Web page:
Women in tech: Balancing scales in India’s workforce

A report by the Boston Consulting Group showed that diversity in leadership teams results in better innovation and improved financial performance

The I.T. industry, once perceived as a male-dominated sector, is rapidly becoming a desirable industry for women globally, including India. Reportedly[1], India has more female STEM graduates than major economies such as the US, UK, France, or Germany. However, while gender parity is at 50:50 in STEM, the number of women in actual job roles declines from the bullpen to the boardroom. Reports indicate that only 25% of women hold management positions, with less than 1% in the C-suite. These numbers are concerning, and there is a long way to go in achieving gender equality in India’s Tech Workforce.

The world’s first female crash test dummy is a significant example of why diversity in the workforce is essential in the fields of technology and engineering. A general opinion is that perhaps countless women and children would not have been at risk if women were part of engineering R&D teams. Inventing innovative solutions and solving complex problems demands a diverse range of thinking and ideas, equally contributed by both genders. A report by the Boston Consulting Group showed that diversity in leadership teams results in better innovation and improved financial performance.

How do we achieve Gender Neutrality in Tech?

Besides continuously encouraging and supporting young girls and women to pursue careers in STEM fields, there are many initiatives business leaders can engage in to achieve gender neutrality in the fields of technology.

  • Diverse Work Culture – Diverse teams and inclusive cultures promote creative breakthroughs and lead to higher individual performance, with all employees being more engaged and motivated. To better understand their customers and unlock innovation across the board, businesses must attract talent from a diverse pool, embracing different backgrounds, cultures, and life experiences.
  • Learning for Growth – Consistent learning and recognition ensure that the workforce keeps enhancing performance that supports both people and business growth. For instance, online soft and hard skills training sessions, imaginative rewards and benefits, tailored learning and development programs, workshops, coaching sessions, international mobility opportunities, etc., can go a long way in levelling the playing field.
  • Equal Opportunities – From regularly reviewing selection processes for bias to ensuring that job offers are gender-neutral, business leaders must continue to build a workplace with equal opportunities for all employees. Organisations must also closely monitor remuneration processes for gender bias. Cross-mentoring and lateral promotion programs can further empower women in the workplace.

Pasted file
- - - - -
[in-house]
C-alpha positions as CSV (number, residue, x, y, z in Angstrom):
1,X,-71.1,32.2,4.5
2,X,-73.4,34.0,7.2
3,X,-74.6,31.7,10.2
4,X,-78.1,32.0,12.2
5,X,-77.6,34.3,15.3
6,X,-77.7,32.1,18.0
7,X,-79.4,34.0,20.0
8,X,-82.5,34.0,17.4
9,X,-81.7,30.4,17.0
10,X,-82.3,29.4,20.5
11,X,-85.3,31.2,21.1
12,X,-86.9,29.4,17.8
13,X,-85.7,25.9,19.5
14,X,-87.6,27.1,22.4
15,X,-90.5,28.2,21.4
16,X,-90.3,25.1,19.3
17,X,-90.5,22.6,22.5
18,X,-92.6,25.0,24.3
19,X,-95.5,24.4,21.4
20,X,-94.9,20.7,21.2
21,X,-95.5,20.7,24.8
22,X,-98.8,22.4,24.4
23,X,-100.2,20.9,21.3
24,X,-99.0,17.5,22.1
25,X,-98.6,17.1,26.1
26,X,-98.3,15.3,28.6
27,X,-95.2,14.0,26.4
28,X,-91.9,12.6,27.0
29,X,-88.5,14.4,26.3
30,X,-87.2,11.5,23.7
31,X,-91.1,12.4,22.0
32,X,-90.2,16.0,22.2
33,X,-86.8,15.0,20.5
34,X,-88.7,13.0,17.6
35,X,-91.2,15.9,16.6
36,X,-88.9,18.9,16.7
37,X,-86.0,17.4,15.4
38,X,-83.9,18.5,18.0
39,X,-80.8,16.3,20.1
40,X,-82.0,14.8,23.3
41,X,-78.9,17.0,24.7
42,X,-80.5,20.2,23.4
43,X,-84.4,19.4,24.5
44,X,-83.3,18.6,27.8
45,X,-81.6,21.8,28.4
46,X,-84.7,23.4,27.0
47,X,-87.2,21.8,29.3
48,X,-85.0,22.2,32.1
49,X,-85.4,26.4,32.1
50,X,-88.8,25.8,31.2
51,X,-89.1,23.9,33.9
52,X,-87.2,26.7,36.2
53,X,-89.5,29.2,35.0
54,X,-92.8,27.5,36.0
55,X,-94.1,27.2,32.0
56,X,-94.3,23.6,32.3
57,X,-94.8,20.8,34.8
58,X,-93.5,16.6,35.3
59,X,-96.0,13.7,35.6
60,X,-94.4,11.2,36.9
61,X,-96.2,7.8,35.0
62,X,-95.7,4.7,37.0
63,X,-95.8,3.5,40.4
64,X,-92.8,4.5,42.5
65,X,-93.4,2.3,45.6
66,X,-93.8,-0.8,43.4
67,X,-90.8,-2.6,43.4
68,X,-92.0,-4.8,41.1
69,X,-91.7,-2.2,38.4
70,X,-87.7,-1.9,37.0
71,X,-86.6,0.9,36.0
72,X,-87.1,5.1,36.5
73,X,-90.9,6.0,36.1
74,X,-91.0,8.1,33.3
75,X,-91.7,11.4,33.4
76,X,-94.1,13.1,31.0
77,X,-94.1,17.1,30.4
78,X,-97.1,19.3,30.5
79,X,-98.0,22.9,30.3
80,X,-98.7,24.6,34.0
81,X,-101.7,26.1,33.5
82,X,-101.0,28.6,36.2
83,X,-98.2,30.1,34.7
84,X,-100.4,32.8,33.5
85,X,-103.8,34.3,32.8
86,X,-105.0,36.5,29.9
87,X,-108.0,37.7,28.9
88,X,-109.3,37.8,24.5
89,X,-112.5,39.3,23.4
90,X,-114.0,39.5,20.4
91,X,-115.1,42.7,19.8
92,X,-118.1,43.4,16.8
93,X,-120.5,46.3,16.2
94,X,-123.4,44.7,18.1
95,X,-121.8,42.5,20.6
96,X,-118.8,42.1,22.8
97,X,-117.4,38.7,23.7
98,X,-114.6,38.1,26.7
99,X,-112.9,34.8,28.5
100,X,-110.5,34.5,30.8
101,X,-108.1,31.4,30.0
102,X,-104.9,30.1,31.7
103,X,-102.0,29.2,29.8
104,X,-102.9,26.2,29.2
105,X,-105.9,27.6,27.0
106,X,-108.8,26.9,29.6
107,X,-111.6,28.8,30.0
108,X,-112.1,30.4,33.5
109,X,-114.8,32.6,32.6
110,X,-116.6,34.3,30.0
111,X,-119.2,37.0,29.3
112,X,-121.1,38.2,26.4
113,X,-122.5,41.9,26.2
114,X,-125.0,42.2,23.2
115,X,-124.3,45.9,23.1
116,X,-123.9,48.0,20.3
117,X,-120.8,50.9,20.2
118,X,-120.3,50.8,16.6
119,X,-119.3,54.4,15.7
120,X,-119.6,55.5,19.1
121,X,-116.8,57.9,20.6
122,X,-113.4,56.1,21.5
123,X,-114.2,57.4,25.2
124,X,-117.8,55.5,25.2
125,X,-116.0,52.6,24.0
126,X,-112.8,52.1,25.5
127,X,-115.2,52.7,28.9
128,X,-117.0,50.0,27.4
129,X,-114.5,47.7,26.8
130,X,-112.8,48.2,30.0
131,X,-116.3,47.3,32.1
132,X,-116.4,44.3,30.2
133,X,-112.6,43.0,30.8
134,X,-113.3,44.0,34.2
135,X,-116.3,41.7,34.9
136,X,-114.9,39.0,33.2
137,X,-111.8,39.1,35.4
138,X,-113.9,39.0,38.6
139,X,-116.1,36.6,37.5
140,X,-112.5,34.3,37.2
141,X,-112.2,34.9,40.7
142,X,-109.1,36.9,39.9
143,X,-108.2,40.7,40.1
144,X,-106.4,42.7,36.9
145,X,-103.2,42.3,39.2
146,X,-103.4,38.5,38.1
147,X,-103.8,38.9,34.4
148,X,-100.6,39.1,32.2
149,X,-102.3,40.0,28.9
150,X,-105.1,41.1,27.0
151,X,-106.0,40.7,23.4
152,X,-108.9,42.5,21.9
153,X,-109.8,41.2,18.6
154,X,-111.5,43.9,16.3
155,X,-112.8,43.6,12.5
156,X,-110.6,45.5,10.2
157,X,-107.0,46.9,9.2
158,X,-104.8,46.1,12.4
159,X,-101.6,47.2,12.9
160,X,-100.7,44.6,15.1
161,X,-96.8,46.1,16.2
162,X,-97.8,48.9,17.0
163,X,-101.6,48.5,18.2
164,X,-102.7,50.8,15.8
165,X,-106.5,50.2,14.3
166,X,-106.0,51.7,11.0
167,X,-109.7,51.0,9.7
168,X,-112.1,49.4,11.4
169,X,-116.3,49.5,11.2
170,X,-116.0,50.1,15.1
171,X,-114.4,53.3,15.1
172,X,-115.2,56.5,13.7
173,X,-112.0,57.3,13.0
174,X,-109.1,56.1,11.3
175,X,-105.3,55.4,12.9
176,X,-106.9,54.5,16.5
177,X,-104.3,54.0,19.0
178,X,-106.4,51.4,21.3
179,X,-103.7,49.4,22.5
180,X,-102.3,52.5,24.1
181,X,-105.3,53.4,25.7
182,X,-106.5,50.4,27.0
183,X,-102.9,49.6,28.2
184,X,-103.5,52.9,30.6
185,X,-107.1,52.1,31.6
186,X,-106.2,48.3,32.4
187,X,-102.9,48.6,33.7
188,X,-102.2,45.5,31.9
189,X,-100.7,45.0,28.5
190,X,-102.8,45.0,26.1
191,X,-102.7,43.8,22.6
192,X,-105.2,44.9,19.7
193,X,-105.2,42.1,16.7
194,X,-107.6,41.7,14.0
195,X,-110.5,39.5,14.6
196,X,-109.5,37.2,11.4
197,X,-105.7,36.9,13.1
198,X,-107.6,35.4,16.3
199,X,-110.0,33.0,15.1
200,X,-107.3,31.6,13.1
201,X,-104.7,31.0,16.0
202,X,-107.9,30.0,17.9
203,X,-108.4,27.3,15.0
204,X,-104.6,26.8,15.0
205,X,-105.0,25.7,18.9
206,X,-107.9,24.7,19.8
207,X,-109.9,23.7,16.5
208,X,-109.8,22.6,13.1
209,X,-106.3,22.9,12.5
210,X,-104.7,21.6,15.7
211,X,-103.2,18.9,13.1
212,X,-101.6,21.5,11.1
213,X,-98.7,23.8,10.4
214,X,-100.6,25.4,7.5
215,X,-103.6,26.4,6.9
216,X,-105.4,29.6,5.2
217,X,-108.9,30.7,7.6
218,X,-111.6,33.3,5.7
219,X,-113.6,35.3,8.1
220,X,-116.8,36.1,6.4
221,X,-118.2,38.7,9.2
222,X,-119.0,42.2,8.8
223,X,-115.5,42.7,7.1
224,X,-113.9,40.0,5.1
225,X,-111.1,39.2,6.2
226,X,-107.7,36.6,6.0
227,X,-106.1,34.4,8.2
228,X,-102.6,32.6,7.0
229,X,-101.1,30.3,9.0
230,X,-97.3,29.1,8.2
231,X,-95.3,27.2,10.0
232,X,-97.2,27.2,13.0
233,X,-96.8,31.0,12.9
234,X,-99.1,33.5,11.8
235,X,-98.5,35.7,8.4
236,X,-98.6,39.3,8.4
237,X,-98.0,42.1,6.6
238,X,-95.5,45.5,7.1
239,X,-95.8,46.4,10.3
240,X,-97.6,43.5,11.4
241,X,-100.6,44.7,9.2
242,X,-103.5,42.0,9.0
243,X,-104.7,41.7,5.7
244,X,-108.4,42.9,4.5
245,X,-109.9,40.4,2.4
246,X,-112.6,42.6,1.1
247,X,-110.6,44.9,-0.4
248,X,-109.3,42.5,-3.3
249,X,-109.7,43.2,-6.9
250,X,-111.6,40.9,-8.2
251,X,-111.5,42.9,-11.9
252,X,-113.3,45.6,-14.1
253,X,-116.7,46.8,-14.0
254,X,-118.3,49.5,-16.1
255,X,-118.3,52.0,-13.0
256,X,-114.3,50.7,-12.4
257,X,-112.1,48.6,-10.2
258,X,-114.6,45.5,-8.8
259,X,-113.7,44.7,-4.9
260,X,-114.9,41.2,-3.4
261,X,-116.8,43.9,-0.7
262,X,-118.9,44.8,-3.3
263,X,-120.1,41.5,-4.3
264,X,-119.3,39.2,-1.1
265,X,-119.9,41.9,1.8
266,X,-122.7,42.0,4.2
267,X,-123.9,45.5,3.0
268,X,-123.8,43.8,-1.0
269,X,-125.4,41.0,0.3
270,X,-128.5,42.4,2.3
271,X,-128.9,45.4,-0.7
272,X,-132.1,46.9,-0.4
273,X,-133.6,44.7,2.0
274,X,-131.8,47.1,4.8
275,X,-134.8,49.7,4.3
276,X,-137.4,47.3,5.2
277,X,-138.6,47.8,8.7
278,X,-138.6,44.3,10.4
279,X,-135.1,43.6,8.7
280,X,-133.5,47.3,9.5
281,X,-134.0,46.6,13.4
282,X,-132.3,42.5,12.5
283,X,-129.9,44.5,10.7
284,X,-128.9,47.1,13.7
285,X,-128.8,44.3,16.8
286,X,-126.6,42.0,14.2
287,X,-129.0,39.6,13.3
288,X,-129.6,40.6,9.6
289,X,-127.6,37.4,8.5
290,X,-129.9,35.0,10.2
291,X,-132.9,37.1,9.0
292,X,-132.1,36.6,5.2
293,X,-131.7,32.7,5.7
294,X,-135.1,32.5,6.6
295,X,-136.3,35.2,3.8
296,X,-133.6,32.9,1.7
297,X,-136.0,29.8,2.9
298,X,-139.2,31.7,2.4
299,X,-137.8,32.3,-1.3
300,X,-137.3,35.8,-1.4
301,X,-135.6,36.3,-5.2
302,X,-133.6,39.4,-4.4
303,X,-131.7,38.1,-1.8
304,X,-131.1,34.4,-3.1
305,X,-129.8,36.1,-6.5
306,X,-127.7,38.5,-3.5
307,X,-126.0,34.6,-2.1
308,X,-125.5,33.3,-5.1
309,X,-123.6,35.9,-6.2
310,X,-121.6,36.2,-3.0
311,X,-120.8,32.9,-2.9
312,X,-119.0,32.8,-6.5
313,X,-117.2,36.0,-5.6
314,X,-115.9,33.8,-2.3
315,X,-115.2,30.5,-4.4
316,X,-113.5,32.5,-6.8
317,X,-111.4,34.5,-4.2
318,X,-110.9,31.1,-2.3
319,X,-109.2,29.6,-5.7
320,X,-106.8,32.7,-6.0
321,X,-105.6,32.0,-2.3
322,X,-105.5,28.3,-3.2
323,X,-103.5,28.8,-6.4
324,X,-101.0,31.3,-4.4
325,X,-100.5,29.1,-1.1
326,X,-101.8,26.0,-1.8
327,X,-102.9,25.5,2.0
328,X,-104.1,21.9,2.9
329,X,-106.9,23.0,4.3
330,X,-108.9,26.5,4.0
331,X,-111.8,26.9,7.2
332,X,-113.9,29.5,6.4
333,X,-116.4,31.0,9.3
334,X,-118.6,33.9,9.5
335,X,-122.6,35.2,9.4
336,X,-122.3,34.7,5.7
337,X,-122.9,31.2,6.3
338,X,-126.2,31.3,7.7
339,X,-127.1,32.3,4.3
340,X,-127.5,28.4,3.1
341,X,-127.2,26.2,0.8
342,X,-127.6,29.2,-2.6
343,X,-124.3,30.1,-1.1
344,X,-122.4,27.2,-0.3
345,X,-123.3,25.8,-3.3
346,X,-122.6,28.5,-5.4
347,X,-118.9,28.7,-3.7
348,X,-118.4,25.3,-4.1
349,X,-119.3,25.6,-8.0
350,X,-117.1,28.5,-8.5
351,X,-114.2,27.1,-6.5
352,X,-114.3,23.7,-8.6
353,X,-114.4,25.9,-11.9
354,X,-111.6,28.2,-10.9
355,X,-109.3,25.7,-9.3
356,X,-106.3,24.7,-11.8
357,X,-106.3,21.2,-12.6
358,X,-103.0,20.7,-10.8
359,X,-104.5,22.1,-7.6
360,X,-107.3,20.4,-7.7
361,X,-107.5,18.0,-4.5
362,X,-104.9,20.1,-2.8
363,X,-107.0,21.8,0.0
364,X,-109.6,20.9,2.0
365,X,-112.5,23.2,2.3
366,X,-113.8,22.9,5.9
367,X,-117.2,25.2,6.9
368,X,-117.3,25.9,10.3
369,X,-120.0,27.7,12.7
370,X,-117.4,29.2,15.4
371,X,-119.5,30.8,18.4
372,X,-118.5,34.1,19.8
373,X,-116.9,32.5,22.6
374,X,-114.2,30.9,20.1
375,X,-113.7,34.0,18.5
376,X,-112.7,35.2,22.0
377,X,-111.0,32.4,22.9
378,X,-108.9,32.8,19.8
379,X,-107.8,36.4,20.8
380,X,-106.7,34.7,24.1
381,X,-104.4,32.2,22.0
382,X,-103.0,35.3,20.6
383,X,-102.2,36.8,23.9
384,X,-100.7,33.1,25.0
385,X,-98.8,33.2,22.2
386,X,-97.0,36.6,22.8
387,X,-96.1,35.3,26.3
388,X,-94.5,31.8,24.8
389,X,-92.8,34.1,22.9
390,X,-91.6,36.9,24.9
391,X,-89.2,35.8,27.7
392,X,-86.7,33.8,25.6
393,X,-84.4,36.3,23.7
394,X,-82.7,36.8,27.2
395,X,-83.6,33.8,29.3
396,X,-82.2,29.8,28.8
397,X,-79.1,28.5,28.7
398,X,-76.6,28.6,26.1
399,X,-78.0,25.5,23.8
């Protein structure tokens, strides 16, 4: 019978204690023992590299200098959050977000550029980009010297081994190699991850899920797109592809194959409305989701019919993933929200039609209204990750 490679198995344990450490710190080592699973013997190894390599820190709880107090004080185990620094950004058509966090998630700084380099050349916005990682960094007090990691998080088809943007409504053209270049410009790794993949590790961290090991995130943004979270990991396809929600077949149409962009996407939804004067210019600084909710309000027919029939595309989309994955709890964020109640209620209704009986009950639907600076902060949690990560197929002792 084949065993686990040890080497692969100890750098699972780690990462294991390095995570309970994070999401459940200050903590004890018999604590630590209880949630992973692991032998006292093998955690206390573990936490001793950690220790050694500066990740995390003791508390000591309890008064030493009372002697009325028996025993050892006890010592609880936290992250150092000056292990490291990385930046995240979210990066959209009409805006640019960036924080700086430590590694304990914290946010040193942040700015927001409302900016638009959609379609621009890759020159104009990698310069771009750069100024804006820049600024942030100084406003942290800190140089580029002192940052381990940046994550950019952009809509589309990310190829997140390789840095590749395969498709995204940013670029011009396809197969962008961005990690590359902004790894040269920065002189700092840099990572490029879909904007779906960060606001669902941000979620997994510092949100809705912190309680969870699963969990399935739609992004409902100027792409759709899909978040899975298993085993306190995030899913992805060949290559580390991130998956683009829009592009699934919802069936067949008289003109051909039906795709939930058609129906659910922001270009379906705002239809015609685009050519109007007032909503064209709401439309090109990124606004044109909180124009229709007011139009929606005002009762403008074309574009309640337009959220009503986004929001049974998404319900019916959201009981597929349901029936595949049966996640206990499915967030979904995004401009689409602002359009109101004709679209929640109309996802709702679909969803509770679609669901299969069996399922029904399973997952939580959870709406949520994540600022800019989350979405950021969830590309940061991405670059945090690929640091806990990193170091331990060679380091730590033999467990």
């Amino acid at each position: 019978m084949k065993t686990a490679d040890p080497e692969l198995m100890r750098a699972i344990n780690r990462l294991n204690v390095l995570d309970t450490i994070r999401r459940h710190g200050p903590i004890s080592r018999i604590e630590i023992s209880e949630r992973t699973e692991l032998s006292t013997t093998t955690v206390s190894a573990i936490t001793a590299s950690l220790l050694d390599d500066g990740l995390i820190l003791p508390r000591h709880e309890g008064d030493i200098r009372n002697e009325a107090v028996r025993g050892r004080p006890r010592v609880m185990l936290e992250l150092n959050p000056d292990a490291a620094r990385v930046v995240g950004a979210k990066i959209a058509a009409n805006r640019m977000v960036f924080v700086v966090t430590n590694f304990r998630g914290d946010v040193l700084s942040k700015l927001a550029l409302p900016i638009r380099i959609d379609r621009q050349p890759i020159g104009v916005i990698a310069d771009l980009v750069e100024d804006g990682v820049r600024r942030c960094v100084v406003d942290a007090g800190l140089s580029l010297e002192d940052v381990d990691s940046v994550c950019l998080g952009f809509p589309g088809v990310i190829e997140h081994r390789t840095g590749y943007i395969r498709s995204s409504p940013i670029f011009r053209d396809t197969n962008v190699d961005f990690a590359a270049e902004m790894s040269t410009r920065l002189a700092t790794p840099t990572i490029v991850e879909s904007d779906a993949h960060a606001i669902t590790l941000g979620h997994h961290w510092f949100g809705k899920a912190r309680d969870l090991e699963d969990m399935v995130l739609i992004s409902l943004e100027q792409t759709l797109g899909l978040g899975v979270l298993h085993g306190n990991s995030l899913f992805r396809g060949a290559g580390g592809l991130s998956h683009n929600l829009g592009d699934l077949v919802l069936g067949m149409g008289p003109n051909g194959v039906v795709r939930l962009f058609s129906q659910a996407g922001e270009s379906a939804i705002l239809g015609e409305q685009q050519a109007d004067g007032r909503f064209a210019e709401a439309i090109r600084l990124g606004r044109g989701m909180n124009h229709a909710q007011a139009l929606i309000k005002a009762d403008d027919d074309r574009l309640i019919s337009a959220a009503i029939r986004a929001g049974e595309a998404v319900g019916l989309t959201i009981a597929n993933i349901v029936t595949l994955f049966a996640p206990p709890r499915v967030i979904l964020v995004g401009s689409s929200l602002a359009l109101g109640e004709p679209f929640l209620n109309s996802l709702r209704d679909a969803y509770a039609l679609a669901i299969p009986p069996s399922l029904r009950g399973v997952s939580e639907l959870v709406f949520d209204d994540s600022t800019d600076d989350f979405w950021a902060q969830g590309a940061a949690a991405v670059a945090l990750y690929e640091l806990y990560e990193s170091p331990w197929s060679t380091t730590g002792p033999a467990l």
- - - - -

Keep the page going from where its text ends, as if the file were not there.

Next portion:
• Encouraging young girls to undertake careers in STEM – It is crucial to start reaching out to young girls early in their education through schools and campuses to inspire them towards a path of STEM that offers boundless opportunities.  We recently participated in Girls in Aviation, an event hosted by the Women in Aviation Society in Singapore that gave us the opportunity to interact with girls aged 8–14 and show them the exciting world of aviation and the wonderful opportunities it provides.
Shalini Nair Kumar
Head of People and Culture,
India and Asia Pacific, Amadeus

Women in the workforce are bringing about significant changes by breaking gender biases and stereotypes. While the tech industry is predominantly male-dominated, organisations are inching forward to maintain a gender-neutral and inclusive workplace environment, by introducing various initiatives such as women empowerment, skill development, the LGBTQIA+ community and their welfare, and helping people with disabilities blend in, apart from assisting them in finding relevant opportunities. We all have a role to play in levelling the field for a gender-neutral technology industry. We strive to constantly uphold this at our company through various programs like UDAAN – our women returnship program, a women in tech mentoring program, an active women’s support network across Asia Pacific and most importantly, gender neutral policies across the board.

Reference [1] https://timesofindia.indiatimes.com/india/india-has-more-women-stem-grads-than-us-uk-or-france/articleshow/84571128.cms

Disclaimer: The views expressed in this article are those of the author and do not necessarily reflect the views of ET Edge Insights, its management, or its members

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